The mortality rate for black infants is four times higher than for white infants. The median household income for black residents is about $43,500, less than one-third of the median for white residents. In Ward 8, which is home to primarily black residents, the life expectancy is 72 years. In Ward 3, which is made up of mostly white residents, it is 87 years.

That’s 15 fewer years of meals shared, books read, movies watched. That’s 15 fewer years of hugs received from children and grandchildren.

All of those figures appear in a Georgetown University report that was released Tuesday with the subtitle, “An Imperative for Racial Equity in the District of Columbia.” The report links the disproportionately high toll of covid-19 on the black community to “a legacy of inequality.”

A legacy of inequality. That’s what so many protesters are pushing to change. George Floyd’s death was heartbreaking and infuriating. It was also one stone too many tossed on a mountain built from boulders and pebbles.

Brian White, a 25-year-old native Washingtonian, has spent the last week marching. He has also spent it discussing how to move forward when the protests end, because they will eventually end.

“I think what people need to realize is that right now is the time to step up,” says White, who is a member of the D.C. Education Coalition for Change. “I definitely know if we see nothing change, it’s not going to be a good situation for anybody. The young people in this country deserve better. The young people in this city deserve better.”

He is a black man who has seen the color of the faces of the children who fill the hotels on New York Avenue that the city uses as family shelters. When the city tried to abruptly stop a shuttle service that was created to help those children get to and from school safely and on time, White went to those hotels and talked to those families. He then advocated for them.

He is now working on a project that will help more people advocate for themselves. It aims to take young people who live in neighborhoods where civic engagement isn’t the norm and place them in front of lawmakers.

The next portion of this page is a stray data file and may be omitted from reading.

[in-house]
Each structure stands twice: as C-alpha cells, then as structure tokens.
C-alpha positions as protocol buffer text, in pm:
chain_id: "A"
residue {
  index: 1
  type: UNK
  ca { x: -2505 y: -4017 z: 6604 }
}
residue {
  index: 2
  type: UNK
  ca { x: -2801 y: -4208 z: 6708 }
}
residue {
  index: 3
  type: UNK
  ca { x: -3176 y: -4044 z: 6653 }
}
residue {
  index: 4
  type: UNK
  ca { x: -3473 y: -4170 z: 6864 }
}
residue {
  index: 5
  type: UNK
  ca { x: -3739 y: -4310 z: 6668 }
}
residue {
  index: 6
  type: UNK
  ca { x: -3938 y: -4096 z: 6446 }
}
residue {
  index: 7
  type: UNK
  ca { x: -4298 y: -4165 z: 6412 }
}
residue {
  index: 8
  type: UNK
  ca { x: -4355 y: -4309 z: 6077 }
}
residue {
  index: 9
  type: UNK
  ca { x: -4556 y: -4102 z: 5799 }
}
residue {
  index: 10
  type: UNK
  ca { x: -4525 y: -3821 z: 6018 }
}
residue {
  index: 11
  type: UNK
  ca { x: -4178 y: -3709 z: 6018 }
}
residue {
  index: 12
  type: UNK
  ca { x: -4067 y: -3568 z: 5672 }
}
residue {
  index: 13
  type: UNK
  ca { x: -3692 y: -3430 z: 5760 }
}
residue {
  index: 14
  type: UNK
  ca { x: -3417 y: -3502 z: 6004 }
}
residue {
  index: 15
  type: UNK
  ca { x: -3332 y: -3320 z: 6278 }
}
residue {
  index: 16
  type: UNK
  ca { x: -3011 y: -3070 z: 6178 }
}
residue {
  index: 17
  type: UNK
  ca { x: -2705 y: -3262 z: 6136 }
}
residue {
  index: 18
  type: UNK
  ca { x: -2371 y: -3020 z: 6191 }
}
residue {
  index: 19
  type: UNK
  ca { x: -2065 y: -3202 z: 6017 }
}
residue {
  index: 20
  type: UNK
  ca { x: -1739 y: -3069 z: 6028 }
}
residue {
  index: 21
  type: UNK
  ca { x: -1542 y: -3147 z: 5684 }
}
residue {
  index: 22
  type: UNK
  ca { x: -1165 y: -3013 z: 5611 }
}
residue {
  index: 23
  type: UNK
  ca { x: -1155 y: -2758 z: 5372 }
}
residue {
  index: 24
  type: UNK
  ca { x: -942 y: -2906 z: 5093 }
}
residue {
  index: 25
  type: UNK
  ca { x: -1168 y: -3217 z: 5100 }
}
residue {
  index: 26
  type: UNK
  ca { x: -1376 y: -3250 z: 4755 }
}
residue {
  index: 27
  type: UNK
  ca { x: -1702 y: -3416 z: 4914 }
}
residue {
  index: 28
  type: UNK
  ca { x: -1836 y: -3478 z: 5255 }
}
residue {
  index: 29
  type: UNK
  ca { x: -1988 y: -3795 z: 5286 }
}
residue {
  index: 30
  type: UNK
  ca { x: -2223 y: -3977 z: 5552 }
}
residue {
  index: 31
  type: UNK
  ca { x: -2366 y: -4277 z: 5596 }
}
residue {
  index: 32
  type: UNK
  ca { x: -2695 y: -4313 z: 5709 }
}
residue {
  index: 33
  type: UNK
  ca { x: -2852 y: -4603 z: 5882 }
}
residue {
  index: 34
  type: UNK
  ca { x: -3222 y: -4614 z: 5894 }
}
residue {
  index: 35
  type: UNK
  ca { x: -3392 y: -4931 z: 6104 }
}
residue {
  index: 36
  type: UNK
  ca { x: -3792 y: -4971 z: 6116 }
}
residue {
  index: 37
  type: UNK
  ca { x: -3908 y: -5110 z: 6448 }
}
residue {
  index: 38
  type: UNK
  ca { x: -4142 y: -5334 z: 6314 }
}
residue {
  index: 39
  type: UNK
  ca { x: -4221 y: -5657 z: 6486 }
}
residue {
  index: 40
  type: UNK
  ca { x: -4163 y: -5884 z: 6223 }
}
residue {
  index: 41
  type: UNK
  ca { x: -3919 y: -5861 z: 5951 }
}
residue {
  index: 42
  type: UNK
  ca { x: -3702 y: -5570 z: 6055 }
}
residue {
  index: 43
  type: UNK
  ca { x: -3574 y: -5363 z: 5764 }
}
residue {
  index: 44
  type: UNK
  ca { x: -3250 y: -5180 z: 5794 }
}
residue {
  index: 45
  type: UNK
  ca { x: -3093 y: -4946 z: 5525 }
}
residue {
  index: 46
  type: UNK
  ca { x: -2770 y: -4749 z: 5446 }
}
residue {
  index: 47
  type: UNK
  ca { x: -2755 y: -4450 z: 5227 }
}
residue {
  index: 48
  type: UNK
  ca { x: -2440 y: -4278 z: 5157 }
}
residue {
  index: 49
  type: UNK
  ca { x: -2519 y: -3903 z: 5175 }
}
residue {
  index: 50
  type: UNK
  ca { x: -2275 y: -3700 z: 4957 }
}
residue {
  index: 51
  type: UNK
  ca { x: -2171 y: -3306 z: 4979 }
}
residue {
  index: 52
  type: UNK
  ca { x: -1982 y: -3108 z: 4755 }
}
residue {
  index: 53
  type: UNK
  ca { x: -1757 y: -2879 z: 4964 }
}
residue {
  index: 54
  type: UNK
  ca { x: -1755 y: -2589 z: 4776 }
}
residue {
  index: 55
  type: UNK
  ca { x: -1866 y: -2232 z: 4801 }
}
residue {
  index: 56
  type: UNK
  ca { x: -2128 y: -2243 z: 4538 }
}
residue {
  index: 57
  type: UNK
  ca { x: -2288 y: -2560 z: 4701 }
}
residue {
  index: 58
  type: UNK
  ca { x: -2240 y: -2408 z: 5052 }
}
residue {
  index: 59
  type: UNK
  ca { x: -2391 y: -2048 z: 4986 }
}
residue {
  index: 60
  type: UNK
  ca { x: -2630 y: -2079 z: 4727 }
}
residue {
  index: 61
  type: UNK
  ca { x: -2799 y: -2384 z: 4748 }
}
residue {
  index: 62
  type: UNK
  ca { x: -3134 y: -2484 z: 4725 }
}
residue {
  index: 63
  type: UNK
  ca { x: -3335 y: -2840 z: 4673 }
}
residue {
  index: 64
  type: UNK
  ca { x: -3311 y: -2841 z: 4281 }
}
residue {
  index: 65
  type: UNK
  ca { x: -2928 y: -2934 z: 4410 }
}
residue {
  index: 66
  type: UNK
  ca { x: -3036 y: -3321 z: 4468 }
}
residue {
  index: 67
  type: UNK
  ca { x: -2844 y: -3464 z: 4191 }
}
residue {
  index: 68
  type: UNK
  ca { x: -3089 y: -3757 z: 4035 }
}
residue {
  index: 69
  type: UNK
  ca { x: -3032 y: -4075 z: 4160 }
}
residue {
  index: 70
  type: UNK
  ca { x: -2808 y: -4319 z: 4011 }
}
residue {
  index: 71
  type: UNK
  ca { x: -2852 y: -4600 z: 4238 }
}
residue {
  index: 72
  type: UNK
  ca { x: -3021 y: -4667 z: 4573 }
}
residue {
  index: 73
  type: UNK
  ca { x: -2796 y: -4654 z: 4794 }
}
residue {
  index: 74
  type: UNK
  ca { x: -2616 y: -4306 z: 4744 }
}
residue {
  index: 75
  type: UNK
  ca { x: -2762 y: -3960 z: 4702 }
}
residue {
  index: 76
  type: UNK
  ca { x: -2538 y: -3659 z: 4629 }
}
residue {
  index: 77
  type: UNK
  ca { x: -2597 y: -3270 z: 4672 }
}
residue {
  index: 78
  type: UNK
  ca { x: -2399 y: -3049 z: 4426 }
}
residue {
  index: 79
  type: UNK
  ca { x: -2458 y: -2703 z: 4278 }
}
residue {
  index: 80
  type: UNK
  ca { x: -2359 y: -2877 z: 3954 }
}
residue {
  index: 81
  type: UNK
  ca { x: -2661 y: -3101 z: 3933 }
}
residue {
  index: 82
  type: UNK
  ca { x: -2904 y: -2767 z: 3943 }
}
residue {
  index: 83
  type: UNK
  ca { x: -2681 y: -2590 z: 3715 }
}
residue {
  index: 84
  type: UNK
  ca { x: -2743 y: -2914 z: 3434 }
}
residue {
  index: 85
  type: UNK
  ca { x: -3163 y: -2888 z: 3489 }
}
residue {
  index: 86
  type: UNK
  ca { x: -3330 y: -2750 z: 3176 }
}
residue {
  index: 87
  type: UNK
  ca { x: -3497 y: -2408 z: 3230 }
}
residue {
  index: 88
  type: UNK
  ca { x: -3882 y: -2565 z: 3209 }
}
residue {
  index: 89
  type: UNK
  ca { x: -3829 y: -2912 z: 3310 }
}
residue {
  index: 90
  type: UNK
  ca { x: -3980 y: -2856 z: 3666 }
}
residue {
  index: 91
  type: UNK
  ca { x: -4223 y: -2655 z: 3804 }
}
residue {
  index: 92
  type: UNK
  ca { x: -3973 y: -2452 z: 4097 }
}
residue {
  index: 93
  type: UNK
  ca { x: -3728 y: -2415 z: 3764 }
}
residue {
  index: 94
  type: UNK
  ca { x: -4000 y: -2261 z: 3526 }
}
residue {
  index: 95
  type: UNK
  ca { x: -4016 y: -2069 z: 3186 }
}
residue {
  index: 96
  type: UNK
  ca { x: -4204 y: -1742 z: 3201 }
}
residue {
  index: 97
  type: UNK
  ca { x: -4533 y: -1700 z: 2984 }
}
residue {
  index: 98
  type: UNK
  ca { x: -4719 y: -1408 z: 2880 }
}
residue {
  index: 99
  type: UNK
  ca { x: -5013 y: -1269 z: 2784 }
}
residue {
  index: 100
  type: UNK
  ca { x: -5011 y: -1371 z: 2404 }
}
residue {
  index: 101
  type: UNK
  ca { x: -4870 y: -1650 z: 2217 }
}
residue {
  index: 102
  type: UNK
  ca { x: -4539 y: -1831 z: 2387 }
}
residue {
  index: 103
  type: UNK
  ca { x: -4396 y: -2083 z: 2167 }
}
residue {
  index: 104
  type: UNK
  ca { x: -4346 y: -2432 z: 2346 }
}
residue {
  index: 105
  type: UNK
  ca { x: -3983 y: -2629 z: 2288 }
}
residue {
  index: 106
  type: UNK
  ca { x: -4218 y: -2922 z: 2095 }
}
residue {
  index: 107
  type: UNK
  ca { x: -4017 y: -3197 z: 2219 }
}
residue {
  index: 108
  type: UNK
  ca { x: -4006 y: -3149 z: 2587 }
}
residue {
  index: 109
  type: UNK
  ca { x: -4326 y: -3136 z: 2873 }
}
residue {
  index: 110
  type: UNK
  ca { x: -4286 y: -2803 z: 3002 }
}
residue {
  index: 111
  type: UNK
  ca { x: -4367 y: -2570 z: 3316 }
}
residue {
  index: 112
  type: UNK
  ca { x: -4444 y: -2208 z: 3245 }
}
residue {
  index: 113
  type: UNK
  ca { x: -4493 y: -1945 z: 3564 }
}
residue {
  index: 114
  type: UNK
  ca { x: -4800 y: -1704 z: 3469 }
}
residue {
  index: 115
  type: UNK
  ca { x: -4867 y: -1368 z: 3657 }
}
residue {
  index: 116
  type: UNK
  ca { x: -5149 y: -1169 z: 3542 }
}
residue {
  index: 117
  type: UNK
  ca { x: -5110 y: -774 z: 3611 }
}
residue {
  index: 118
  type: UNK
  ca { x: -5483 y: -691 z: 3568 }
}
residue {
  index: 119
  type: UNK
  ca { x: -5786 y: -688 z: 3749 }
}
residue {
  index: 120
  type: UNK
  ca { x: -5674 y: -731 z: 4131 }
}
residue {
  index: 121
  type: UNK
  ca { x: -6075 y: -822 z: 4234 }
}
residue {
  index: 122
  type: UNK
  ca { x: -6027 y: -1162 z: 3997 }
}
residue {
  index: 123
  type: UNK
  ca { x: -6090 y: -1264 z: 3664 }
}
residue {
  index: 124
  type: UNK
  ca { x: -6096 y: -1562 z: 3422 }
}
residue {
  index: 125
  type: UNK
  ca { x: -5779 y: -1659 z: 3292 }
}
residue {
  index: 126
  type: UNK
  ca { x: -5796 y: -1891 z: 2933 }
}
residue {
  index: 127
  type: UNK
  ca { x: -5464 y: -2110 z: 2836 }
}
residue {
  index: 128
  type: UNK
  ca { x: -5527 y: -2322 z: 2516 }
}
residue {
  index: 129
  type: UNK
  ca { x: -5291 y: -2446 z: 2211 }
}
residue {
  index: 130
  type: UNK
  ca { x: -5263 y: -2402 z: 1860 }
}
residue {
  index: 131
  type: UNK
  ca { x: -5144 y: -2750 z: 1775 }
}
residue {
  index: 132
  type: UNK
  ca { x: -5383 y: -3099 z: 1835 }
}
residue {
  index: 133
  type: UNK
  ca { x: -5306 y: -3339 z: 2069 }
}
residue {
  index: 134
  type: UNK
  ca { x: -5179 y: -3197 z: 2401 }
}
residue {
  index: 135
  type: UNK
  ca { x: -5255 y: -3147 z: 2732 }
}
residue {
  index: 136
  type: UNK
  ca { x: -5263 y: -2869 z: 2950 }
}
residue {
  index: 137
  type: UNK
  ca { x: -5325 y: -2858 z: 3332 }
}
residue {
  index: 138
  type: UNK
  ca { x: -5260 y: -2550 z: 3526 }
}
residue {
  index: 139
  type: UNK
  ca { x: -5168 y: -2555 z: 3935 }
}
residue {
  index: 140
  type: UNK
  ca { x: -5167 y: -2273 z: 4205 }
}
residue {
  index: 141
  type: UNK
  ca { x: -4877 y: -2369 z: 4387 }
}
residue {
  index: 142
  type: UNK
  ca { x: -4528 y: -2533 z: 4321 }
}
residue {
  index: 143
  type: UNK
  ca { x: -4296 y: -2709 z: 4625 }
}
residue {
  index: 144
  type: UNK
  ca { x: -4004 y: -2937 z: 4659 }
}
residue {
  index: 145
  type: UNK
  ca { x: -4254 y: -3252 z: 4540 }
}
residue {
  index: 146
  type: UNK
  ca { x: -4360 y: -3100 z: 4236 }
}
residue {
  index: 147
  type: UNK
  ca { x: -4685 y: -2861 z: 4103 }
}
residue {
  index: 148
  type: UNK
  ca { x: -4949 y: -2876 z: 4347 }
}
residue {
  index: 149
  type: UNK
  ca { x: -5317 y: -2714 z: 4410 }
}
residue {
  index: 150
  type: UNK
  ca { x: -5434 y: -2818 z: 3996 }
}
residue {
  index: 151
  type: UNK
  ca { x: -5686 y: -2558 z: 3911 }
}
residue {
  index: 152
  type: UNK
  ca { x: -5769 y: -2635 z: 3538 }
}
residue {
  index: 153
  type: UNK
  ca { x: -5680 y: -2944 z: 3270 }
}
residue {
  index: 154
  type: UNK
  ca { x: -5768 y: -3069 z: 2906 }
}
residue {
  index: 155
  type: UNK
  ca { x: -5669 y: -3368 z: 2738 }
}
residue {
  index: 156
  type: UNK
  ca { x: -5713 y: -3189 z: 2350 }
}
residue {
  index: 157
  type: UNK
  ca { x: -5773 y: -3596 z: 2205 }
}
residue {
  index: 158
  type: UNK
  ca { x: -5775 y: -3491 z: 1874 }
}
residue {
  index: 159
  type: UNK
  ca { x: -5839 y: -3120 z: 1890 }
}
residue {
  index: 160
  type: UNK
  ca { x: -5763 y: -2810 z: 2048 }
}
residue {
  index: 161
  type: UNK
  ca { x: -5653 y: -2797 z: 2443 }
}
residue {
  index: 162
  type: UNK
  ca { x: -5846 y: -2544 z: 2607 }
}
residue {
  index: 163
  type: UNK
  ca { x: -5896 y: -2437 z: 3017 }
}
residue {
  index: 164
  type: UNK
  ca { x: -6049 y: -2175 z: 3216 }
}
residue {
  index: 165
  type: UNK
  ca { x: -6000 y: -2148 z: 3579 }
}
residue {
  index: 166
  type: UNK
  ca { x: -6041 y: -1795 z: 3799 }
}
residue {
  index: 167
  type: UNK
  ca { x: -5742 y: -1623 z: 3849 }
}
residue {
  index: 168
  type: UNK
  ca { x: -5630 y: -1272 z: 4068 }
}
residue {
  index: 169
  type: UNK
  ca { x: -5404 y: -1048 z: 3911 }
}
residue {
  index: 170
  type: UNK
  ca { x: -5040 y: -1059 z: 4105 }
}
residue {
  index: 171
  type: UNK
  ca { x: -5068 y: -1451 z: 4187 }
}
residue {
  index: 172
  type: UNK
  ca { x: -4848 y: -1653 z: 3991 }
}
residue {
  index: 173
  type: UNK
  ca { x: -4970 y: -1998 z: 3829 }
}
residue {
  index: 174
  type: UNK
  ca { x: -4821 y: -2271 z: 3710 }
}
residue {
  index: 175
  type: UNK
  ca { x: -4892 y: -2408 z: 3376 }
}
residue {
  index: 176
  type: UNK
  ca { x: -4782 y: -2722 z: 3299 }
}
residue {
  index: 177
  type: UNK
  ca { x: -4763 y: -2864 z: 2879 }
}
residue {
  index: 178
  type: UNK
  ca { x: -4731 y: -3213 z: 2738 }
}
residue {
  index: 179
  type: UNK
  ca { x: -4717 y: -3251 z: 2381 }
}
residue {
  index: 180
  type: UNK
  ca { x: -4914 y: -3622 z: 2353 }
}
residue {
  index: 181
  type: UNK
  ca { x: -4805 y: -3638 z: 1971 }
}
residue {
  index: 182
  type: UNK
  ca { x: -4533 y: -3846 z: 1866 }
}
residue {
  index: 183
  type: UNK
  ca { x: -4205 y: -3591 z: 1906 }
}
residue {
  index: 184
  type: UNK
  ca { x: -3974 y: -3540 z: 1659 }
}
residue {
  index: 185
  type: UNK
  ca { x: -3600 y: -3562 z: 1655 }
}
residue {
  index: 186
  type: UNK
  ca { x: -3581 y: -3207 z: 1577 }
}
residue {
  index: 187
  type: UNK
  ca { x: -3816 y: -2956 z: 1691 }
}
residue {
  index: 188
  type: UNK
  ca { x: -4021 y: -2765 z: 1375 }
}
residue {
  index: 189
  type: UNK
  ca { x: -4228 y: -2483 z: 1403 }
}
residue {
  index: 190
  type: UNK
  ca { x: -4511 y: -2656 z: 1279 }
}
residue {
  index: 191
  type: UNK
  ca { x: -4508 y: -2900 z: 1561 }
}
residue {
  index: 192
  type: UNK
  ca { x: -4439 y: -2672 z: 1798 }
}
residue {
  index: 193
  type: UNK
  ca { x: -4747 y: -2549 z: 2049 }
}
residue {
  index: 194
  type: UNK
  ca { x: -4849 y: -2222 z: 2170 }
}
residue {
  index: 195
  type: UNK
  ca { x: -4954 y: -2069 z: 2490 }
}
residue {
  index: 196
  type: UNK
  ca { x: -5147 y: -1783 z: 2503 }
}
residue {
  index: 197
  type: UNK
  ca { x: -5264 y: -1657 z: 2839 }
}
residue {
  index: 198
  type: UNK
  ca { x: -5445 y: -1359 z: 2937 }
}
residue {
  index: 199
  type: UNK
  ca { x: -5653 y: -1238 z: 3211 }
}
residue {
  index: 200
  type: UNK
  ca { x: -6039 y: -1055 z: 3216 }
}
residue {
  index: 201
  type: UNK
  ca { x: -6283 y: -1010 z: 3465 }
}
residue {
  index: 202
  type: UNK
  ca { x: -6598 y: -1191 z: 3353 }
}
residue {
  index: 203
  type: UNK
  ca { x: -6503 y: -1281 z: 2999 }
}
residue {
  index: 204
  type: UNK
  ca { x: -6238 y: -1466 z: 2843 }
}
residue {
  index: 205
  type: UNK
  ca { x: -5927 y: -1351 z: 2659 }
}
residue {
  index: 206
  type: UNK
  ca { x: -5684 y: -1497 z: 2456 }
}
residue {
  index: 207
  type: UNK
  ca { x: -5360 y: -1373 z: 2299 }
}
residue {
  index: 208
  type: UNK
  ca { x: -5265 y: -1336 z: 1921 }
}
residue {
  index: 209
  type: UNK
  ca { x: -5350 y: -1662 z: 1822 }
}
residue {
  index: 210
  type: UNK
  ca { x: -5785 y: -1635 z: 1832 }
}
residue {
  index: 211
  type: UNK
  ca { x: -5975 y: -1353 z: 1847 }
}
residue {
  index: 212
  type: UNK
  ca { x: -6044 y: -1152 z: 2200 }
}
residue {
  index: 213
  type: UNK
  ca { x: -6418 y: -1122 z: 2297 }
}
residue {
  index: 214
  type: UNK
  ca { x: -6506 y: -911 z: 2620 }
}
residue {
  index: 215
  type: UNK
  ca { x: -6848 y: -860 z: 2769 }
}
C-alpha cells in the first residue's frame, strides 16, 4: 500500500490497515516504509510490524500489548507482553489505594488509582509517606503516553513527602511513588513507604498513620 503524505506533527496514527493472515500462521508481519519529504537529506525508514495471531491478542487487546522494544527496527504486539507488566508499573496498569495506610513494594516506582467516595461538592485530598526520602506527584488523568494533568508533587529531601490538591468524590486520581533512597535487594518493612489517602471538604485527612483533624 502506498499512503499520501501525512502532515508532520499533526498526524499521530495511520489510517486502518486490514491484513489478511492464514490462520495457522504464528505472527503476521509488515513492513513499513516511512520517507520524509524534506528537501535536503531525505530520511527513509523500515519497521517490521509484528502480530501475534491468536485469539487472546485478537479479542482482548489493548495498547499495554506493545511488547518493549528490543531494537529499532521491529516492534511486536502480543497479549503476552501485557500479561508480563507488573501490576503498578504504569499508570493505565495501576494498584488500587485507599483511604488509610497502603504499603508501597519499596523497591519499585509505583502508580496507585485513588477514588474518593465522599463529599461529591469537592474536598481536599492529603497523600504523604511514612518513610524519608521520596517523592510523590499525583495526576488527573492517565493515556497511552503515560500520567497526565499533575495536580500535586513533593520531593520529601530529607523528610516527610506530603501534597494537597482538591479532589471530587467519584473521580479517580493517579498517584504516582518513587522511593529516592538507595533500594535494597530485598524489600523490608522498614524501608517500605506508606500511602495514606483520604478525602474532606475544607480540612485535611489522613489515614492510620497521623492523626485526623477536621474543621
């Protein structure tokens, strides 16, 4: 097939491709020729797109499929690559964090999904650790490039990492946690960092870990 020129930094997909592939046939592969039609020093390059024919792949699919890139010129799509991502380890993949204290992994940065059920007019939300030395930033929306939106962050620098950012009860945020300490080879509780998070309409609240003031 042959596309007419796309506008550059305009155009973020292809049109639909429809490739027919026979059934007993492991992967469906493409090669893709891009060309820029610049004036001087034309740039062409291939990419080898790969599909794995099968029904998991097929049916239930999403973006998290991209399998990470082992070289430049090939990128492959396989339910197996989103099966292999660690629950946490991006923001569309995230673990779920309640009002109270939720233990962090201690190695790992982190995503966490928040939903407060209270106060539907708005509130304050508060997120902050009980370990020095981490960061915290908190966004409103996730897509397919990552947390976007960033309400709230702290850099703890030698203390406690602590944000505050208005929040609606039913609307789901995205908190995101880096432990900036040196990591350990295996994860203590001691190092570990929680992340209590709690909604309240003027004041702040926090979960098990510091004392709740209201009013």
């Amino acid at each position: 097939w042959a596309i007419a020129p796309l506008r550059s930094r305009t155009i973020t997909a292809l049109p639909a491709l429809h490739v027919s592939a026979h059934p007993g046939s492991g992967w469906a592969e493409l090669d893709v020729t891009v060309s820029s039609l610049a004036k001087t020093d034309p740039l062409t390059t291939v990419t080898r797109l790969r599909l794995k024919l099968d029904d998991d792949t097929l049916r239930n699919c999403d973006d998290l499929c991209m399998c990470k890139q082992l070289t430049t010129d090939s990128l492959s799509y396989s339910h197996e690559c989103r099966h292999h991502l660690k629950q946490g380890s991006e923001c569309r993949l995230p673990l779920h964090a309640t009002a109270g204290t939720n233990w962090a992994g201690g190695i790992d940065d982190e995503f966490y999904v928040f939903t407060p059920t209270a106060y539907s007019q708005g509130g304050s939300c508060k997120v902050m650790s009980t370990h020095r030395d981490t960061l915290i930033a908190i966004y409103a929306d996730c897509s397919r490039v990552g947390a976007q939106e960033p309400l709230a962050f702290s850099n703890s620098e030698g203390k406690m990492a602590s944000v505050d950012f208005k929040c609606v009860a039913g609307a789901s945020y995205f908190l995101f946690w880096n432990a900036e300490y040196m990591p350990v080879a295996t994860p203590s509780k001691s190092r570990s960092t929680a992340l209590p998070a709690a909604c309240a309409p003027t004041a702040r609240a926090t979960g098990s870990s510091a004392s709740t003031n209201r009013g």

“If you’re visiting a place like the city council for the first time and you’re in your 40s, then we’ve done a disservice,” White says.

He says the protests leave him hopeful that a shift is coming. “Maybe we will even get to a point, “he says, “where local officials say, ‘We can wait to get new squad cars because we know these kids in our jurisdiction need computers.’ ”

Mock, who is white and recognizes that her background is vastly different from the women she now meets with regularly to coordinate donations, says she is reminded of the region’s many layers of inequities each time she stops to visit them.

She met Kiesha Davis at a Toys for Tots Christmas event. They were both volunteering and felt upset that only some of the children got bikes. They exchanged numbers and decided to figure out a way to get more to the children who left disappointed. Mock describes Davis as spending her days volunteering with organizations and helping people in her community — even as she struggles to find housing after she and her mother were “wrongfully evicted” for standing up to their landlord.

“That would never happen to a white woman,” Mock says.

On the day Davis waited at a relative’s house for Mock to drop off two bikes for neighborhood children, she was relieved to see Mock also brought a few meals for her and her 76-year-old mother. The car they have depended on to get food is no longer working.

Davis, who used to work for the airport authority and is on the board of directors for The Douglas Community Land Trust, says her mom has never been homeless. Now, she says, their address is technically wherever they park that broken car.

“The world isn’t right,” Davis says. “It hasn’t been for a while.”

She says she has been watching the protests closely — just from afar.

“I would love to be out there,” she says. “But I’m living in fear of my frail mother dying before we get safe housing.”